What is discussed inside part one of the “Why Sleep Matters More Than We Realize” series is how we have this misperception around sleep deprivation and how much sleep we need. When we dig into the numbers we see that lack of sleep becomes a bigger problem than we could ever imagine from the outside looking in. According to the American Sleep Association in 2021, they determined that 37% of 20 to 39-year-olds report short sleep duration (under 6 hours), whereas 40% of 40 to 59-year-olds report short sleep duration (under 6 hours). This doesn’t include the 3 in 4 high school students who aren’t getting enough sleep according to the Centers for Disease Control and Prevention in 2015.

These numbers are shocking, and what we know about sleep is that just two days of not getting a full night of sleep (which is 7 hours minimum) can result in having the effects of sleep deprivation.

What are the effects of sleep deprivation you might ask? Well, it is similar to food deprivation. Of course, most individuals wouldn’t be considered to have severe sleep deprivation (4 hours or less of sleep for two weeks in a row), but even getting 6 hours of sleep for two weeks can lead to minor sleep deprivation, which only takes two to three nights of 6 hours or less to begin to see the effects of sleep deprivation.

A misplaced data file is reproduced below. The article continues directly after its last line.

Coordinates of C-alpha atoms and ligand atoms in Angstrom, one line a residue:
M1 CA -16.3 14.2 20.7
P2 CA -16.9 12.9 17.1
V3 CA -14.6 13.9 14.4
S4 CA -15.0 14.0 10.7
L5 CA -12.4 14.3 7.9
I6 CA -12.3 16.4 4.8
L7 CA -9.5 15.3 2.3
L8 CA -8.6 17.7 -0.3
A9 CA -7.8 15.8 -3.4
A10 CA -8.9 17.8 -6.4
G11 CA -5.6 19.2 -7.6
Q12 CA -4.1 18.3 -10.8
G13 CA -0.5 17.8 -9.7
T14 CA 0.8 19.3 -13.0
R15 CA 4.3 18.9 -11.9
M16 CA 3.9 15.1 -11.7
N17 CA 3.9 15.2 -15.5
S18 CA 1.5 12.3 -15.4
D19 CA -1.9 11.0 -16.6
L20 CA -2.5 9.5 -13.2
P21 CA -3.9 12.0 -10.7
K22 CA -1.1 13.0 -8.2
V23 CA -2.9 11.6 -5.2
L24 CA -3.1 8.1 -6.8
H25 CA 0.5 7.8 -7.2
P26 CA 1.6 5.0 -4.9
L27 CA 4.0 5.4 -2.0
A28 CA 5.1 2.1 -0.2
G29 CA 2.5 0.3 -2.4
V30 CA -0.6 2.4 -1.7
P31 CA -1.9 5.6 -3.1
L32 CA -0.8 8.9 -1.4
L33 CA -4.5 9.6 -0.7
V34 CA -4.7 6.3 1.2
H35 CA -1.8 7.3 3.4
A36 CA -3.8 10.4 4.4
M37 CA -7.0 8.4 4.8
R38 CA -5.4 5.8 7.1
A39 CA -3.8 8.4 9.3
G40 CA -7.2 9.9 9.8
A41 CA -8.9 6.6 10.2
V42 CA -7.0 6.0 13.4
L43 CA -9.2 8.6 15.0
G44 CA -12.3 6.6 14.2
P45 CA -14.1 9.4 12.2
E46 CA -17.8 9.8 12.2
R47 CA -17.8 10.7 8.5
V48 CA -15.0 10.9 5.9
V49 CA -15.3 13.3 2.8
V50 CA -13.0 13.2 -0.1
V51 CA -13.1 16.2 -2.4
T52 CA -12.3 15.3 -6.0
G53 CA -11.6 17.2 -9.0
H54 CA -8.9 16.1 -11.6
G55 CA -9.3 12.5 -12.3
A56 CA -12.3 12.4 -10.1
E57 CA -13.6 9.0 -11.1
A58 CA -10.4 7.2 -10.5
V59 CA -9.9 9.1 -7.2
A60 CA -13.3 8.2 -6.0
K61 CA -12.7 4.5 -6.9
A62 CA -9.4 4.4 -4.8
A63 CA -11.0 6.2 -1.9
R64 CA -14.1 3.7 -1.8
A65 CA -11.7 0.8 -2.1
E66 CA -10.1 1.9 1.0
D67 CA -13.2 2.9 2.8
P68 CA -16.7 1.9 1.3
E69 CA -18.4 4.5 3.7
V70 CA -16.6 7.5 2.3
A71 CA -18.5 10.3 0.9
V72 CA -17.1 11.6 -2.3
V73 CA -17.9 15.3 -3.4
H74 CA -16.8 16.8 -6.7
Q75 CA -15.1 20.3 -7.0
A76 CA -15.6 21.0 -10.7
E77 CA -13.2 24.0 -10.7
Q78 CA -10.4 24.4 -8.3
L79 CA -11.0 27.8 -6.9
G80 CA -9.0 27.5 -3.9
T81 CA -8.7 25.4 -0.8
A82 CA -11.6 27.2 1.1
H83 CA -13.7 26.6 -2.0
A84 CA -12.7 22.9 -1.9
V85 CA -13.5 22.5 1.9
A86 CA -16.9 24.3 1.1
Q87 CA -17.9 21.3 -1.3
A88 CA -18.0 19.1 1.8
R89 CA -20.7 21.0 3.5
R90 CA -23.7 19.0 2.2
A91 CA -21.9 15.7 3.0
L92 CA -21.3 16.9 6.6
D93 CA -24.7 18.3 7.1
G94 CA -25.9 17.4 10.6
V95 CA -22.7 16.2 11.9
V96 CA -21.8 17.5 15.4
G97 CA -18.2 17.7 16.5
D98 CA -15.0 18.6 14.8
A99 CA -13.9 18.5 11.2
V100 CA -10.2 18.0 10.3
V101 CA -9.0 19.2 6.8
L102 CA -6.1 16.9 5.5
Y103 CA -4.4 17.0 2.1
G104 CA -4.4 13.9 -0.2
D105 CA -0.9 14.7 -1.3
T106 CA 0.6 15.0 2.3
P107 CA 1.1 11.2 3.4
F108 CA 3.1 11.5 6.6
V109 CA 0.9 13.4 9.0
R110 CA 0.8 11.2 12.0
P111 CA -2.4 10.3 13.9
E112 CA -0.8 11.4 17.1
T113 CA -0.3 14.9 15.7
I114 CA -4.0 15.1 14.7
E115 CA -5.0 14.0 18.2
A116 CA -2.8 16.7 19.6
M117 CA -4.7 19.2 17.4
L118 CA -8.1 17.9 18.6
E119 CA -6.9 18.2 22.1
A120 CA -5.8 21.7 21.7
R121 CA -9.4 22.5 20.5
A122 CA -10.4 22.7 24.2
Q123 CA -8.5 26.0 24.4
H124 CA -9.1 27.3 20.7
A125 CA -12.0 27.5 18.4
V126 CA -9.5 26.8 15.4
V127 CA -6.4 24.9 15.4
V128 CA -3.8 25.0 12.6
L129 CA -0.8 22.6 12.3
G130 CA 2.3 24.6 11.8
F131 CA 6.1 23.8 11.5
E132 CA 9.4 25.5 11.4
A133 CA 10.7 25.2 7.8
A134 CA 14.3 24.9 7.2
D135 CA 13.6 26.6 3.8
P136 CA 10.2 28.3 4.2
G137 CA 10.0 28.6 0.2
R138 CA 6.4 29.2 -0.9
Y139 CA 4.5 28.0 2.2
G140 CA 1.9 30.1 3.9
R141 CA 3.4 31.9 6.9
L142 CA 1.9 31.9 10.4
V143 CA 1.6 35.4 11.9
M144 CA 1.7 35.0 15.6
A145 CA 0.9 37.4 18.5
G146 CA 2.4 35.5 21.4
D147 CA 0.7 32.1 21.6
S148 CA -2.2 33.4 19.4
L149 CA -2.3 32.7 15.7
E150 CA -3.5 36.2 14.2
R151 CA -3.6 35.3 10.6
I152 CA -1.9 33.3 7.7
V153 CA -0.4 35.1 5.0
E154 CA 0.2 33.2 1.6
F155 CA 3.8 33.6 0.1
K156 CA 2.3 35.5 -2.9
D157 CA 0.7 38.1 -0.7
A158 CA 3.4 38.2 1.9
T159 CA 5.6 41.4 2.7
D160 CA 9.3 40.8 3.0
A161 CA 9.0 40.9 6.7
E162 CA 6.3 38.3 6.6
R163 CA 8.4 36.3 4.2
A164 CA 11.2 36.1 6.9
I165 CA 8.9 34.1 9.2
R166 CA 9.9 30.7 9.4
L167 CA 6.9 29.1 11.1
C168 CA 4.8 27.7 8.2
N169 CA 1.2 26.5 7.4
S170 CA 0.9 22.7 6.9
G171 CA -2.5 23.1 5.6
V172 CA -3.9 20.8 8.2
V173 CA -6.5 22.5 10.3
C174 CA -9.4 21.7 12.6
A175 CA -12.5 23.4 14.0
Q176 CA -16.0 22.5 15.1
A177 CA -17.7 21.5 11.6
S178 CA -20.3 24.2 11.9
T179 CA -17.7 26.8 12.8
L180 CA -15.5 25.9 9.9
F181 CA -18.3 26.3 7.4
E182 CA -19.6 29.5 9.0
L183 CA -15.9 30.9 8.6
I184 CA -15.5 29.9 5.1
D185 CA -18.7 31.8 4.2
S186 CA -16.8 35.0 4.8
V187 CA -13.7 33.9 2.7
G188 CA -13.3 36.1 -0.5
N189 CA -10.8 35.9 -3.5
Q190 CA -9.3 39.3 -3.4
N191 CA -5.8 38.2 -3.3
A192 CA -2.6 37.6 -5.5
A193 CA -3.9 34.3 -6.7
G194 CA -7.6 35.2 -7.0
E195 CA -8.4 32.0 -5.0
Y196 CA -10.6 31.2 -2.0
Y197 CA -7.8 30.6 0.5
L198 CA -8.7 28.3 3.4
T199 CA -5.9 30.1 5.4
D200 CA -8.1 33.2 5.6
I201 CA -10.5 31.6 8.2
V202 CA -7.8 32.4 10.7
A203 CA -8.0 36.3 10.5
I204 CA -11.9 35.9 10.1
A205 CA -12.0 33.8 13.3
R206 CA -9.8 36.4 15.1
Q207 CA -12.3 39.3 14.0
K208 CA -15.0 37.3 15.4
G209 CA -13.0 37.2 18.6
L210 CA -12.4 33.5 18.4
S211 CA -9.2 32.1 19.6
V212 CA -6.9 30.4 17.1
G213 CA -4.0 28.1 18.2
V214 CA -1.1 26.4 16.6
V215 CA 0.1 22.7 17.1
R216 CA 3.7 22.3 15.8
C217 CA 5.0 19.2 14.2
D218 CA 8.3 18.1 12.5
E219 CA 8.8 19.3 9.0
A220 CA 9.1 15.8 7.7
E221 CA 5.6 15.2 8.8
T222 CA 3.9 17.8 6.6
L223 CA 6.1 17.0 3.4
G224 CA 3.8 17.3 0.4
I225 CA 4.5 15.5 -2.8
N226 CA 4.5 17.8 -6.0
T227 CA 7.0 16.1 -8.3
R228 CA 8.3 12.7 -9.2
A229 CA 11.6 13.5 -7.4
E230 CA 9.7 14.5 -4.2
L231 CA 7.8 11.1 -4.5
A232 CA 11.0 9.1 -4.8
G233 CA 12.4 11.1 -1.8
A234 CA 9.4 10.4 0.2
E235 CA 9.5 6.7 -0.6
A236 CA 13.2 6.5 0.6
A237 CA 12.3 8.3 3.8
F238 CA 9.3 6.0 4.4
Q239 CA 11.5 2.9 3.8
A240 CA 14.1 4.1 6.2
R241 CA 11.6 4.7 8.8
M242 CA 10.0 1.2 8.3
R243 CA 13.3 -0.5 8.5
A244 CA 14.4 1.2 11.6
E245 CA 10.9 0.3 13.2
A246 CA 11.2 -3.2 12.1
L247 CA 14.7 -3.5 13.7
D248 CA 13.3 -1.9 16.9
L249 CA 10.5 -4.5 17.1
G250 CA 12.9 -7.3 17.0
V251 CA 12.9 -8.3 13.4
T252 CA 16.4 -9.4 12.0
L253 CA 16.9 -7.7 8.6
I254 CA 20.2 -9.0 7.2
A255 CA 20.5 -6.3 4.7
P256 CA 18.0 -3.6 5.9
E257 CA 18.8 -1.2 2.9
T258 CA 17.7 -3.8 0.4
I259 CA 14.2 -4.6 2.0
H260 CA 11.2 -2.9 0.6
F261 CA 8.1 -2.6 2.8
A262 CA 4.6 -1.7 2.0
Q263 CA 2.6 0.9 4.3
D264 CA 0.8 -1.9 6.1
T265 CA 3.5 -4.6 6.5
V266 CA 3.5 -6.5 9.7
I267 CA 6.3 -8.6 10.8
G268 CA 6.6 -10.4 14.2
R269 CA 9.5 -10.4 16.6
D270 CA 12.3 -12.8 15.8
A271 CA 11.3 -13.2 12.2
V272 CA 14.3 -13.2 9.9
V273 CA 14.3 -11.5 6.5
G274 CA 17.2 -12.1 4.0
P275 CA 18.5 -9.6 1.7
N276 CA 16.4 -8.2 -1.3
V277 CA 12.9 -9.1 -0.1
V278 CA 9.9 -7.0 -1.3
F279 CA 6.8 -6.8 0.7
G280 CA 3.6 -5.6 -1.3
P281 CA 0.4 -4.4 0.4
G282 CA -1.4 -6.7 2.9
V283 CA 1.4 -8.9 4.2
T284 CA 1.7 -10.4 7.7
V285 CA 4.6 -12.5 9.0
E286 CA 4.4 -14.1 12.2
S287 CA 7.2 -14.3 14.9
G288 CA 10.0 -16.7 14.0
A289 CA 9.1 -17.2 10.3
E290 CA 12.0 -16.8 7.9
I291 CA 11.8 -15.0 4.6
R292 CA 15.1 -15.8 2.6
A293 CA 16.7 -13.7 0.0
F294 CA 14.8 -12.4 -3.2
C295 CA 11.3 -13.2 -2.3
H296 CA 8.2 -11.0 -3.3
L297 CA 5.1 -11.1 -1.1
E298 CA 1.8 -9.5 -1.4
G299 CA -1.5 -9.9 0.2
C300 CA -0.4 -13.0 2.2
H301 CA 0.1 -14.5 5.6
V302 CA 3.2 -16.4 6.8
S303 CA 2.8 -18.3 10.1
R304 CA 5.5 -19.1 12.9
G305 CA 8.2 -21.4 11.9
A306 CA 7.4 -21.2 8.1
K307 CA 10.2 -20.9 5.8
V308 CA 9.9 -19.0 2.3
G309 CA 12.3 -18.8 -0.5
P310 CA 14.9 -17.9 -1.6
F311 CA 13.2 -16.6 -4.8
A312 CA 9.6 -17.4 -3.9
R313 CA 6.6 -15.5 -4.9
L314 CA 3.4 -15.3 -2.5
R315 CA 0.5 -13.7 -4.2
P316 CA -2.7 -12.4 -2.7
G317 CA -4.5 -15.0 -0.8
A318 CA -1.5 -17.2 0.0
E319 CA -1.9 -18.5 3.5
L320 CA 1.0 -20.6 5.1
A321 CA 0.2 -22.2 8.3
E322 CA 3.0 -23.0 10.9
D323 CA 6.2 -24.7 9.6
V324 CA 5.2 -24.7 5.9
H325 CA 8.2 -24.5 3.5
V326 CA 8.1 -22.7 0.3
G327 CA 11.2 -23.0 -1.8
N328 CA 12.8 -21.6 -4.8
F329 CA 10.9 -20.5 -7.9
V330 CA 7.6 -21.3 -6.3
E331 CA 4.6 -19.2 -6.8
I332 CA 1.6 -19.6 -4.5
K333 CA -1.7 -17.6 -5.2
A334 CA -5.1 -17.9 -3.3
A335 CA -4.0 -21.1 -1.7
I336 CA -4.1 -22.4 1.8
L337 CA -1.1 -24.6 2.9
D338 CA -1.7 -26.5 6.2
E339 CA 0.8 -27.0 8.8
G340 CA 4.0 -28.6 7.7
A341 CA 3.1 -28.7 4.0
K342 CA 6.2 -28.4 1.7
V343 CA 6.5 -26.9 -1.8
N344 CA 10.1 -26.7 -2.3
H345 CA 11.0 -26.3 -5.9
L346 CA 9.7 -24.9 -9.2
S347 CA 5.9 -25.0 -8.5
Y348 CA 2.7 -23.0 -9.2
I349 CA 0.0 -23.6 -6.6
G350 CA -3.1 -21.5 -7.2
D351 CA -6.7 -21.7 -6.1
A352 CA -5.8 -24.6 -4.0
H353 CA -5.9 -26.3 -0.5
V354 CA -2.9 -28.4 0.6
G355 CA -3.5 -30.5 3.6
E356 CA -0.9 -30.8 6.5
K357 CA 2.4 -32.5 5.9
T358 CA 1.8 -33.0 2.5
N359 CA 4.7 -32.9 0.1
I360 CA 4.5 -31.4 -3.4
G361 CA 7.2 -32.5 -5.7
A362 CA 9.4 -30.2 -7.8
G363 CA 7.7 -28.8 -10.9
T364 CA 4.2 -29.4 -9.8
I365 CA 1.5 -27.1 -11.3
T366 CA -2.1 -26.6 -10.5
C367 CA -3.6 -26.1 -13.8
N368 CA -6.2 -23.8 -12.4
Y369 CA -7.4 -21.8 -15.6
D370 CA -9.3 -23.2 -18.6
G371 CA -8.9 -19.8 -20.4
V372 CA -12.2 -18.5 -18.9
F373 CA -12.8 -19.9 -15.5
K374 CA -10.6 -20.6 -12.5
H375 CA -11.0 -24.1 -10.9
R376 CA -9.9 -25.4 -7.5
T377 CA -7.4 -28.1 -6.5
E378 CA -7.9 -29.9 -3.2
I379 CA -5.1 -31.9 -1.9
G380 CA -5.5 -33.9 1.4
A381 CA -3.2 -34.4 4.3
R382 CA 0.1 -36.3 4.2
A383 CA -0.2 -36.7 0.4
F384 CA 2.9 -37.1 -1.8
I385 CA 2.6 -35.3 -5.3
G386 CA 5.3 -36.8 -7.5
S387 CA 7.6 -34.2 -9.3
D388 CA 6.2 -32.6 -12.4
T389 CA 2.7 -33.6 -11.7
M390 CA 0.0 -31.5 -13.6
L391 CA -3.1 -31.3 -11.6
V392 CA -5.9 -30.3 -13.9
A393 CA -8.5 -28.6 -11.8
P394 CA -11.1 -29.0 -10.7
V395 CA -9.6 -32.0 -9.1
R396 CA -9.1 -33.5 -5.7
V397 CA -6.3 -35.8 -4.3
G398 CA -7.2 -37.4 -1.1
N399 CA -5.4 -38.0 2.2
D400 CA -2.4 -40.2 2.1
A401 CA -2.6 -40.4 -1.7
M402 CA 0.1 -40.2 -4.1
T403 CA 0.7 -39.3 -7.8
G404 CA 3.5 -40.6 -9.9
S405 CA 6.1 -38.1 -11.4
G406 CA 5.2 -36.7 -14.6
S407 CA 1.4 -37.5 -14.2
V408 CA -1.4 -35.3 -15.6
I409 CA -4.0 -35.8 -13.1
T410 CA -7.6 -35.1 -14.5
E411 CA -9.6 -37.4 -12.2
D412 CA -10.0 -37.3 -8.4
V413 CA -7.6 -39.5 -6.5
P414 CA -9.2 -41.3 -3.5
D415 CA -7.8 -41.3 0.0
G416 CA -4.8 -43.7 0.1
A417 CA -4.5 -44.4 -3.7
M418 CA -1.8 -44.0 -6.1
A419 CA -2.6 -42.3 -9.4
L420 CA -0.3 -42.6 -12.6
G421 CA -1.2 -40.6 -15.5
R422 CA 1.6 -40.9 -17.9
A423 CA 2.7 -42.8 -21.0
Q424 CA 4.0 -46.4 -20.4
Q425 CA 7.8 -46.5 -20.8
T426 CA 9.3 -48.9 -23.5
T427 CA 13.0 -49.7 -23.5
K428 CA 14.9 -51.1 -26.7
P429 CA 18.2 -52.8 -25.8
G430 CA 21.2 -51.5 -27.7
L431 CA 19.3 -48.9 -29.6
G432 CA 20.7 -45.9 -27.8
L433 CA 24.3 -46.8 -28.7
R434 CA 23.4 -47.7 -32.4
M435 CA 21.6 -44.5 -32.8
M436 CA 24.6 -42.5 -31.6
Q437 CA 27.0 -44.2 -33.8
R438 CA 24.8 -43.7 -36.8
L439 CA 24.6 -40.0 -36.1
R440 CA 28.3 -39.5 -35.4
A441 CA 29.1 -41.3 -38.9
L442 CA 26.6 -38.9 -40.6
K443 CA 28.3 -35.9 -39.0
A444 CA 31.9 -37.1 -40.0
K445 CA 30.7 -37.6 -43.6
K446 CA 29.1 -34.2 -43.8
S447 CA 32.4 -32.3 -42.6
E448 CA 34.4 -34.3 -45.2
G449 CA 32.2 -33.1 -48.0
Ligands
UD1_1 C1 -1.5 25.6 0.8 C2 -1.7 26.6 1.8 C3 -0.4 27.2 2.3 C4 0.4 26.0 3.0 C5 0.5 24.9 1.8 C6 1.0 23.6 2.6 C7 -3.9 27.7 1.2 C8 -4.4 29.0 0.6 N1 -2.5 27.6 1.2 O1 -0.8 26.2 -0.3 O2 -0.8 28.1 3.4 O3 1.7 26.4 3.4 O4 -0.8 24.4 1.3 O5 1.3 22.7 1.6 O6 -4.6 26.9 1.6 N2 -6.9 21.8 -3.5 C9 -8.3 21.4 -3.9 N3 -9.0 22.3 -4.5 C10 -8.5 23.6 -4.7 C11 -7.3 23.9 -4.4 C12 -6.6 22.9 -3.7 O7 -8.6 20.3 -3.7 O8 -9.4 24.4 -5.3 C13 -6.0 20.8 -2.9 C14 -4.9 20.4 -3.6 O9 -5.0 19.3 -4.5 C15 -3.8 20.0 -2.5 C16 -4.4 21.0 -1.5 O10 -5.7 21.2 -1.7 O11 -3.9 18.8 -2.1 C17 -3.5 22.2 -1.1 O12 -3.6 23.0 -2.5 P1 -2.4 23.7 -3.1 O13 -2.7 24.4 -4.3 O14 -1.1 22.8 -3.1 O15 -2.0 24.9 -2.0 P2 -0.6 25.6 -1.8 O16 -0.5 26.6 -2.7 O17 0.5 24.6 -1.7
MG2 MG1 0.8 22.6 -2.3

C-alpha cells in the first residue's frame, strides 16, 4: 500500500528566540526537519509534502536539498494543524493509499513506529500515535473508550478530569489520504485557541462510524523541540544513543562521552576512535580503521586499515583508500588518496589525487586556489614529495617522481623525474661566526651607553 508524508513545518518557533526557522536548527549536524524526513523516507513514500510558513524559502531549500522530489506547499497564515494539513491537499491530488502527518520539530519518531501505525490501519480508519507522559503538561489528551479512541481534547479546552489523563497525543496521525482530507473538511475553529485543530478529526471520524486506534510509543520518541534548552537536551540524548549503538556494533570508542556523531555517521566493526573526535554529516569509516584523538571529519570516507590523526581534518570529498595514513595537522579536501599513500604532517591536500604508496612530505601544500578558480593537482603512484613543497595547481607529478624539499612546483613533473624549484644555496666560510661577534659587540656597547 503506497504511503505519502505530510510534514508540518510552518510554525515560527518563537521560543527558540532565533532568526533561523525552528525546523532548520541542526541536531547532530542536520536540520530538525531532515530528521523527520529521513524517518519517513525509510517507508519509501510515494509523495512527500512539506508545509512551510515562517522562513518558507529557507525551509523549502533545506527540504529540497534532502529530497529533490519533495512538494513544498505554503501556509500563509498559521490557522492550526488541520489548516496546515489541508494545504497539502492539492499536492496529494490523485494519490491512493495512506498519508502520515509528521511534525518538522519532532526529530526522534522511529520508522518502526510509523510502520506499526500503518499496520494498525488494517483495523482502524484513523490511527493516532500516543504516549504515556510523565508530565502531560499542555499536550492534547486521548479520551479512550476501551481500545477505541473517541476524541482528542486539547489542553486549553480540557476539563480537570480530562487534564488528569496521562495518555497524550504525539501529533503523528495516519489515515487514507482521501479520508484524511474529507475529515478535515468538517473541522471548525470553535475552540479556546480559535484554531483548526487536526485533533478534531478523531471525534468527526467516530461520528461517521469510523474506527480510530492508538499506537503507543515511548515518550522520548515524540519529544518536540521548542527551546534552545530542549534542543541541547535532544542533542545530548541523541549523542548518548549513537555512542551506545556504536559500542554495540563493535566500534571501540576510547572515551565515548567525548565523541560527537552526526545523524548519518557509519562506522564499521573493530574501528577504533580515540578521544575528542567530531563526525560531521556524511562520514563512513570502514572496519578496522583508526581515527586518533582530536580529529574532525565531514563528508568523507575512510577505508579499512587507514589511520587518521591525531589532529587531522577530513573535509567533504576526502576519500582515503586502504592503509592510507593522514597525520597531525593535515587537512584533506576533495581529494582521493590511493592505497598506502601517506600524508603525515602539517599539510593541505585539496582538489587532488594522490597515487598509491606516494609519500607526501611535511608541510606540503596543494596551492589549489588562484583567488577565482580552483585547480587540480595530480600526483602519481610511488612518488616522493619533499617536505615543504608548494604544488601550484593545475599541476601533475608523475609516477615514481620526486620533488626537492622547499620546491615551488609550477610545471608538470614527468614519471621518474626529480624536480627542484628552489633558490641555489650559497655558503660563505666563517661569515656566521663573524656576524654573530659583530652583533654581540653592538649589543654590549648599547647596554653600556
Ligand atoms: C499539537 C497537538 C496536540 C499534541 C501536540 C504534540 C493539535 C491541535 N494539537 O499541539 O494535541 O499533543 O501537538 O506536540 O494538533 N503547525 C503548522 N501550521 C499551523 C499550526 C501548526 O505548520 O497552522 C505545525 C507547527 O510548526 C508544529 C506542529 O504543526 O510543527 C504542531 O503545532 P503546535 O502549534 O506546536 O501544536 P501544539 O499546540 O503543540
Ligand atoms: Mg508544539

Whereas, different sleep conditions can be part of different mental health conditions, therefore it is important to monitor your sleep to make sure if you aren’t getting enough you see someone about it. The reason being is sleep deprivation acts the same way malnutrition acts, our brain stops functioning as effectively, certain regions of the brain will not fire correctly or work as efficiently, and most importantly because of these two factors, we begin to act and feel in ways that are not consistent with reality. Thus, if you are having sleep difficulties like mid-night awakening, insomnia, early morning awakening, or even difficulty falling asleep and it might be because of mental health conditions, the lack of sleep or disturbances might amplify those conditions.